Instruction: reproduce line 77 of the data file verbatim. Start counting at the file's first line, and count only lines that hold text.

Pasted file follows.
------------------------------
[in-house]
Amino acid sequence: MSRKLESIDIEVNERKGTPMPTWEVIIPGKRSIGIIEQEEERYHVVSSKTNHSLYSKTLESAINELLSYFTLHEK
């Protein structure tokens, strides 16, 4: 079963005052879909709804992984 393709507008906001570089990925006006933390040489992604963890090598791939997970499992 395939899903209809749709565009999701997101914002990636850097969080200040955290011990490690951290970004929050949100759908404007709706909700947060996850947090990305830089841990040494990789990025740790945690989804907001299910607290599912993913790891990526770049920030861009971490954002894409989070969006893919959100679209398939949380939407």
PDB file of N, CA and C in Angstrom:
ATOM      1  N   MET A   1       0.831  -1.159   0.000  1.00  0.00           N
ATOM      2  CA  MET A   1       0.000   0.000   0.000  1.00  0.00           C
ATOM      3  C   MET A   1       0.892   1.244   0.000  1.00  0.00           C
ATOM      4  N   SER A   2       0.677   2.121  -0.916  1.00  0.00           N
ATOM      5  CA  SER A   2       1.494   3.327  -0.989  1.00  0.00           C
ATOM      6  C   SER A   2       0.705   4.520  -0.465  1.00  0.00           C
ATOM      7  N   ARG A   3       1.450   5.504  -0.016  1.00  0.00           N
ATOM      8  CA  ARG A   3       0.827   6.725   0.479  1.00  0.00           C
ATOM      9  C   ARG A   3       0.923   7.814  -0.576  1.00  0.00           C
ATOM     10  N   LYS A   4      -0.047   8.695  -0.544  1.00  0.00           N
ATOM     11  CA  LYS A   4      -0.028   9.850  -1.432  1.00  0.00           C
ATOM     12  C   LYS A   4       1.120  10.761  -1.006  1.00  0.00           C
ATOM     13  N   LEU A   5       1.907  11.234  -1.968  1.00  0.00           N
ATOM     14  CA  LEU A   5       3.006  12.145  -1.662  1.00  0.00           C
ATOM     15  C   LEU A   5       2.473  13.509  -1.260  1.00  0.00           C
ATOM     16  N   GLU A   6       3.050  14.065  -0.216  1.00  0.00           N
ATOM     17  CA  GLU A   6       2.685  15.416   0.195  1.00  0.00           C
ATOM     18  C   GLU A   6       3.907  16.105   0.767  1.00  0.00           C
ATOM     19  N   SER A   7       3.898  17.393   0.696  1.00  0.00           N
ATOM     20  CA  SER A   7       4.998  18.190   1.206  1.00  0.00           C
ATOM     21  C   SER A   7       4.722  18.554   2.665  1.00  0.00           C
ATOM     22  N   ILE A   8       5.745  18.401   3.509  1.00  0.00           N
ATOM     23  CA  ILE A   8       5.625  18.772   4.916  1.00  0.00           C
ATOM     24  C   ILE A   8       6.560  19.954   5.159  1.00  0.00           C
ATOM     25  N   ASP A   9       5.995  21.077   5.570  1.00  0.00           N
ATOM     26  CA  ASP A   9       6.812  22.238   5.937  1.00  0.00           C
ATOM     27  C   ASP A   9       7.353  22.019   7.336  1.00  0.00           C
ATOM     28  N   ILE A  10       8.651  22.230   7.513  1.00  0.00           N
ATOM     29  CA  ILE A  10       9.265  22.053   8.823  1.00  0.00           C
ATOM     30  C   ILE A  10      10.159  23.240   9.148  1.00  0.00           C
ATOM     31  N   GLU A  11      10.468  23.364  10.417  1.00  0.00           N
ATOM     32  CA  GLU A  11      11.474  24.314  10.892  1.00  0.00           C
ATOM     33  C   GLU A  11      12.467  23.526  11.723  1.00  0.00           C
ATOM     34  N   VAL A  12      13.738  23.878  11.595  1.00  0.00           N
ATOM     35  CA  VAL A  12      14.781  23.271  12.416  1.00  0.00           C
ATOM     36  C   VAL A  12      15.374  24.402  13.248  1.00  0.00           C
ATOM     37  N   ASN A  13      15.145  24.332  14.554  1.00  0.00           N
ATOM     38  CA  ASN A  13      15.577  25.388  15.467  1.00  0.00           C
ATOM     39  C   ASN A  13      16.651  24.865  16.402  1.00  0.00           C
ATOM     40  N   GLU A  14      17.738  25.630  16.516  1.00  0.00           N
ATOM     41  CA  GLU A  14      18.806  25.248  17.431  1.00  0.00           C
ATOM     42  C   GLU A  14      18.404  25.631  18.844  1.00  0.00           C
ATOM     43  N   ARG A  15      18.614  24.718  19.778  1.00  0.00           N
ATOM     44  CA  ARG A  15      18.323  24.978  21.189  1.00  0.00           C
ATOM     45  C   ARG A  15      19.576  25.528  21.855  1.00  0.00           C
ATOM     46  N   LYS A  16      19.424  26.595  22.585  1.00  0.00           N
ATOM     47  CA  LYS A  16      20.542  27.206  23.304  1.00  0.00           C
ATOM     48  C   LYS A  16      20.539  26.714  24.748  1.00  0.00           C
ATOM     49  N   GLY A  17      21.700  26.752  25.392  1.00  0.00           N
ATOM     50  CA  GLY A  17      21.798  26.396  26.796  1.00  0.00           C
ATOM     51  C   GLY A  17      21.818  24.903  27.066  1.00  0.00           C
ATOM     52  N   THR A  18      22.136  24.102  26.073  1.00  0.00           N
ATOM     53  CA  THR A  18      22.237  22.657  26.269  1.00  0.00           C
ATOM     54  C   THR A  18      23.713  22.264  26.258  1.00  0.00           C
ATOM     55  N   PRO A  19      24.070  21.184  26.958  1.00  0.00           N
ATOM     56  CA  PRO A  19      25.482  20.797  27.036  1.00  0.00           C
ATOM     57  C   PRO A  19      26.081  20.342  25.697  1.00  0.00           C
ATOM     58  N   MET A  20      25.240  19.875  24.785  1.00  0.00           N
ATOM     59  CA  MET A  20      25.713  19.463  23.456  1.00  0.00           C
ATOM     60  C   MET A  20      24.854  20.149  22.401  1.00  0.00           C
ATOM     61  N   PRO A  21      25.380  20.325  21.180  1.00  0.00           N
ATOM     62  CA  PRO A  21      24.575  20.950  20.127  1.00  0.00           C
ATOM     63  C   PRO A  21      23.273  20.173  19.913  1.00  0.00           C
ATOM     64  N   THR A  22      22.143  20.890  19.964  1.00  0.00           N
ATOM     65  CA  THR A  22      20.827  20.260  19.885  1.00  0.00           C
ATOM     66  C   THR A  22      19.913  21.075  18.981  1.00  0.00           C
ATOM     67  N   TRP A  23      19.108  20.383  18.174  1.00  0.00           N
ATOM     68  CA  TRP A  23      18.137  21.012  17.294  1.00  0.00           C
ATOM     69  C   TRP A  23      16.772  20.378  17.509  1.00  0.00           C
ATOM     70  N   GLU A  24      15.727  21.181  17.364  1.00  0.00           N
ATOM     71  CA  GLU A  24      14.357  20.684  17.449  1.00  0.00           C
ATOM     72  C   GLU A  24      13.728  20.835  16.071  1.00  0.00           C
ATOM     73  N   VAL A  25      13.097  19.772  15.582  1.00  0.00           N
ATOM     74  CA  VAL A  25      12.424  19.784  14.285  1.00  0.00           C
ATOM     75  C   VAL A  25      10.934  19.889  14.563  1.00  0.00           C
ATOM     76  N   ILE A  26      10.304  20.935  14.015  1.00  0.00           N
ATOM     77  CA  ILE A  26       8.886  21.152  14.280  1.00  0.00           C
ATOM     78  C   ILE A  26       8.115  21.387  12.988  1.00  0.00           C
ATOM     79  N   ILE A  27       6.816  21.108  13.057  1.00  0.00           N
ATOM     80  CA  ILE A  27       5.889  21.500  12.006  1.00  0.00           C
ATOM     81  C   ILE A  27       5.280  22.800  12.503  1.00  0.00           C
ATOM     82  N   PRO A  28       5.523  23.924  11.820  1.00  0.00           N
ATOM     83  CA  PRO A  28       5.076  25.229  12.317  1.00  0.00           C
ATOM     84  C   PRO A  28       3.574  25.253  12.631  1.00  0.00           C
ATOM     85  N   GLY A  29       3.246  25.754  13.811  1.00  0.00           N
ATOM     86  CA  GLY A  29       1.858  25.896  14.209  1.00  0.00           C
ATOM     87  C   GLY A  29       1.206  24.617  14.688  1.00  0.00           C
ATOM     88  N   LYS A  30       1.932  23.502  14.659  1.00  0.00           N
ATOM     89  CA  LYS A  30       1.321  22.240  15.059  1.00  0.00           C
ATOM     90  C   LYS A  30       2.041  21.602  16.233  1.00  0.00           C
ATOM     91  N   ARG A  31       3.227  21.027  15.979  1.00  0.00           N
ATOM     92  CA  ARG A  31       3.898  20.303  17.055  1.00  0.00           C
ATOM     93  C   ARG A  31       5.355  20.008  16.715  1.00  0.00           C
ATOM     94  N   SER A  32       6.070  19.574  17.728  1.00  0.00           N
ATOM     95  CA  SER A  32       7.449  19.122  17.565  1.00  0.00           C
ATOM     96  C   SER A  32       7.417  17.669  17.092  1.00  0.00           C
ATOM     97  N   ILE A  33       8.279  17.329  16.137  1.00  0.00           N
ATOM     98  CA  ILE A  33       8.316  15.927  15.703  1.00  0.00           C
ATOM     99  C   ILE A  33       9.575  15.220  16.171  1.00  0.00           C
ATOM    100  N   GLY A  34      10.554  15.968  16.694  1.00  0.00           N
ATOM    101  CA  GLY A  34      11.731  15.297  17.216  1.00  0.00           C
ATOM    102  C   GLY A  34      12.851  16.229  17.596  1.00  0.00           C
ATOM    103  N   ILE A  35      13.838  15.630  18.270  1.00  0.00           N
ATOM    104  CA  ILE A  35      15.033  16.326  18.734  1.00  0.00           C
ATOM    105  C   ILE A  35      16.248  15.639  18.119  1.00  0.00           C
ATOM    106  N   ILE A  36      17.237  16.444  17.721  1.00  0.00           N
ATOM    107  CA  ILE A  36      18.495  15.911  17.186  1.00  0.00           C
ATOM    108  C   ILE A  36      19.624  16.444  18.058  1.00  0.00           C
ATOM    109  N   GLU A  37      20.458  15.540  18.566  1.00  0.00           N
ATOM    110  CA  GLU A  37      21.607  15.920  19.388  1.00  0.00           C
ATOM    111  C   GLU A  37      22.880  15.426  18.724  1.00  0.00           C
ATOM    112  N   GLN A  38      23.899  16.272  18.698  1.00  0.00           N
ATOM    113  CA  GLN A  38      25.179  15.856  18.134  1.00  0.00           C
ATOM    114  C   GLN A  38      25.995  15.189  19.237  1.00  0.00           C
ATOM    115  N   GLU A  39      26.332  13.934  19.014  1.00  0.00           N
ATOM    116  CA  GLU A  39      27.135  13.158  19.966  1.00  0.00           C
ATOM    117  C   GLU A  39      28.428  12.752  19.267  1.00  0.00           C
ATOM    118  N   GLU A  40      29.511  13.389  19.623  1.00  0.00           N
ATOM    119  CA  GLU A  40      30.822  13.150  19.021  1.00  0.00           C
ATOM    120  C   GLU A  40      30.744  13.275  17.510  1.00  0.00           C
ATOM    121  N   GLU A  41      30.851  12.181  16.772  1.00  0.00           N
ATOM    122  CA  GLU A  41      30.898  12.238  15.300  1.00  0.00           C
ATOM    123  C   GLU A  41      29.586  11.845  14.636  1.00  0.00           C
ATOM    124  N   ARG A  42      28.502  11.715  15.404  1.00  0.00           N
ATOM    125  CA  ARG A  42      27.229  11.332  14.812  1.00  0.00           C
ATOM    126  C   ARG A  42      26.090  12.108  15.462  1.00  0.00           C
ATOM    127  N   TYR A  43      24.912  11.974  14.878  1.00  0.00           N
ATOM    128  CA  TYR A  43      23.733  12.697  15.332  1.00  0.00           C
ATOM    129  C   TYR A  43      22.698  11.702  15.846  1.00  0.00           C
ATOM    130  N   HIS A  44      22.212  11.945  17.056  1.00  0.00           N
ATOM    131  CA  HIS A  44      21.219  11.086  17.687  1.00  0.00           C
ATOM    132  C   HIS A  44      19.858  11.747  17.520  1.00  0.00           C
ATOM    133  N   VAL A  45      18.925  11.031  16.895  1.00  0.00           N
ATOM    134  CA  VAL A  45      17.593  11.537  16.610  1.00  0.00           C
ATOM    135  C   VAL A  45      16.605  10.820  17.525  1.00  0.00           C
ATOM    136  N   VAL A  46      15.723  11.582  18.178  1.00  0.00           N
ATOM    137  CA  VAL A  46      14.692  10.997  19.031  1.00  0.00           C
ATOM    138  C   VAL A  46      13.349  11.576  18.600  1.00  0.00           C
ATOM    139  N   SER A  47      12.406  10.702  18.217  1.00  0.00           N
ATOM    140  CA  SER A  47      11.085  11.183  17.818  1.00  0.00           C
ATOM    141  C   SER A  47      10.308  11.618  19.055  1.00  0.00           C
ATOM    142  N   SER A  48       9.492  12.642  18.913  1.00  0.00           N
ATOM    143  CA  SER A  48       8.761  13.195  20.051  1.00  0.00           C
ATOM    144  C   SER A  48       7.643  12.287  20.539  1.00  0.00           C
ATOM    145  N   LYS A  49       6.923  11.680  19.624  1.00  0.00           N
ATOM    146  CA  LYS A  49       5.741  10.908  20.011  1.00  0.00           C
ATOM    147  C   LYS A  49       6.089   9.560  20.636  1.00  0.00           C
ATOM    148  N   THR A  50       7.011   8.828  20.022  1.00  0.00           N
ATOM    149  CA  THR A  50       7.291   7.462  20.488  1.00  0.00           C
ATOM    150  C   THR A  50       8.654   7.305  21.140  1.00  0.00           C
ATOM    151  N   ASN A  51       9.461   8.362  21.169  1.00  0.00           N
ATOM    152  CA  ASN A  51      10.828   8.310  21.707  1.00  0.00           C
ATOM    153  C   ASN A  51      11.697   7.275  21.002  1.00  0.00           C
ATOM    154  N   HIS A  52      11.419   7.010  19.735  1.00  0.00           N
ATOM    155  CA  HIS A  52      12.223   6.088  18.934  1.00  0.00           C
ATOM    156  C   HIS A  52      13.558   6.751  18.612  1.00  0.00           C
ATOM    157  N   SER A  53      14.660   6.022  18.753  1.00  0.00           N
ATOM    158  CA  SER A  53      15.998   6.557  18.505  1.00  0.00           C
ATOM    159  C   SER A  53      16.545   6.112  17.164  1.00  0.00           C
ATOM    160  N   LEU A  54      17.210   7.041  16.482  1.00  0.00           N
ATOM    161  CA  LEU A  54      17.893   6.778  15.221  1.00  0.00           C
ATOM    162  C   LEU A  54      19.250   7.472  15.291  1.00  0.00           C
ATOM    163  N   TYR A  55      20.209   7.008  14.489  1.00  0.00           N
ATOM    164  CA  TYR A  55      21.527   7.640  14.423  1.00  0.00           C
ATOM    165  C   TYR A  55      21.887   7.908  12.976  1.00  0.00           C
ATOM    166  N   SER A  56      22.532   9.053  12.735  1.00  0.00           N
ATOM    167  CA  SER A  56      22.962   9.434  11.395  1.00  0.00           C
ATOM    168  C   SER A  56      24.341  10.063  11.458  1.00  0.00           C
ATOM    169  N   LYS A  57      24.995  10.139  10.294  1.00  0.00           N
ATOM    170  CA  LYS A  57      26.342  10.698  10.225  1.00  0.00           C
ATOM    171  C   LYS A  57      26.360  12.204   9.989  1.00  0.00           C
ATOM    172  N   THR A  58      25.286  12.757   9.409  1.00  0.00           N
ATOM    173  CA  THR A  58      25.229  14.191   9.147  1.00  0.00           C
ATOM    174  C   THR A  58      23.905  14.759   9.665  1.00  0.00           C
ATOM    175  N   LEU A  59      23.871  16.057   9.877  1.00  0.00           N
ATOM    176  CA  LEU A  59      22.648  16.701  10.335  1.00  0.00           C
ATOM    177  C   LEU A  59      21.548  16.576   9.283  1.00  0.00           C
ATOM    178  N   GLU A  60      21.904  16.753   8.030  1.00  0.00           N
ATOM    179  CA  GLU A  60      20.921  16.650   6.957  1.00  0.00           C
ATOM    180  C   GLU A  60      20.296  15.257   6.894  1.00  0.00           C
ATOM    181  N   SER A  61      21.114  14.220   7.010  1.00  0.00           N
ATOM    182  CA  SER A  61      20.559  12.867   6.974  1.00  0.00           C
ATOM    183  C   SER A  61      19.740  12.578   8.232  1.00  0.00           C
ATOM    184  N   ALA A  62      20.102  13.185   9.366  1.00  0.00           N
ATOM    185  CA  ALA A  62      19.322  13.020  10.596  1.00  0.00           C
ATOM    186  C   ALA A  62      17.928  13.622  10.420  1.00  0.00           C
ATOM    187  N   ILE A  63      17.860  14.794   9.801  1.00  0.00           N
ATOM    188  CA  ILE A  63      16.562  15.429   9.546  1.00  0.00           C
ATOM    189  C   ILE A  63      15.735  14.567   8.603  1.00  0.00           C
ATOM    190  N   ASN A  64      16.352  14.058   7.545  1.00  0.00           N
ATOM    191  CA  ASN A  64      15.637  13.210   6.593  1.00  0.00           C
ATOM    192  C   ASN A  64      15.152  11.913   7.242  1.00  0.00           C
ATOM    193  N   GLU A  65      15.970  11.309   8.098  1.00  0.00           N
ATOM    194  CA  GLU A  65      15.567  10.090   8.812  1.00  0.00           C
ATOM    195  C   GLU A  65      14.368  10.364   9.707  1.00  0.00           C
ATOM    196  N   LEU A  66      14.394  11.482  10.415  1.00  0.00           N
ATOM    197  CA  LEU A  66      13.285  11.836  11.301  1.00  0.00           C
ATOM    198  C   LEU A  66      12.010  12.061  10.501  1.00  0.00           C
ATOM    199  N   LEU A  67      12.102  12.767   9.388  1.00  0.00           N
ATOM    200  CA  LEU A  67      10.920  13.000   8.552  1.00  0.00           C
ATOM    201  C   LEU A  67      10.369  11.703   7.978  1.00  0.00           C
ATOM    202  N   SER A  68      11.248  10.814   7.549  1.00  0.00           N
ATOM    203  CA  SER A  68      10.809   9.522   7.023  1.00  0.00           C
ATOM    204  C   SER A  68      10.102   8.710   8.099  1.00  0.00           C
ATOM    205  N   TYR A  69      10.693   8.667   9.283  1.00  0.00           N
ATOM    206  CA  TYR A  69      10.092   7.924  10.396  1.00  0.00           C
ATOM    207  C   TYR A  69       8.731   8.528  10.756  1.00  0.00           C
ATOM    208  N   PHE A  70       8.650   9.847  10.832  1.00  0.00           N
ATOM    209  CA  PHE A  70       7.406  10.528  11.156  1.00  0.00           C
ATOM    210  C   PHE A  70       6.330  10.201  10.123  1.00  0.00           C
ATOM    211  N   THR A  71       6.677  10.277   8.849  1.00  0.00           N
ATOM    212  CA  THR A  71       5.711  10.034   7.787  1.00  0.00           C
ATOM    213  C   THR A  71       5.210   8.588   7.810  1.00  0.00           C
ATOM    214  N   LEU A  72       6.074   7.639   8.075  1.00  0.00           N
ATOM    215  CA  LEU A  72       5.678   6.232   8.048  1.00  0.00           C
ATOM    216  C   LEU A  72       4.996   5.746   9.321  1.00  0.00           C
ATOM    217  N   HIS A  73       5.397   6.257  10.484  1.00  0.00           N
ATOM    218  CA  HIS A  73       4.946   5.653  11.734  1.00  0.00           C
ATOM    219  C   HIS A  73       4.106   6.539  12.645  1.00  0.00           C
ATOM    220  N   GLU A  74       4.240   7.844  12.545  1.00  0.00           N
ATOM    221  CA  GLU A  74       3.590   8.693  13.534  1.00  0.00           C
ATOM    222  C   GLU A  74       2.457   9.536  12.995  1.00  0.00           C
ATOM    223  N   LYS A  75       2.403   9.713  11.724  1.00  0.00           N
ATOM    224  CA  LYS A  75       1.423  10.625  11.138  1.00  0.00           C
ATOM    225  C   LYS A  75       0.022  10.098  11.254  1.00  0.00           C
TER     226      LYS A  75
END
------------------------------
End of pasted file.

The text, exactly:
ATOM     73  N   VAL A  25      13.097  19.772  15.582  1.00  0.00           N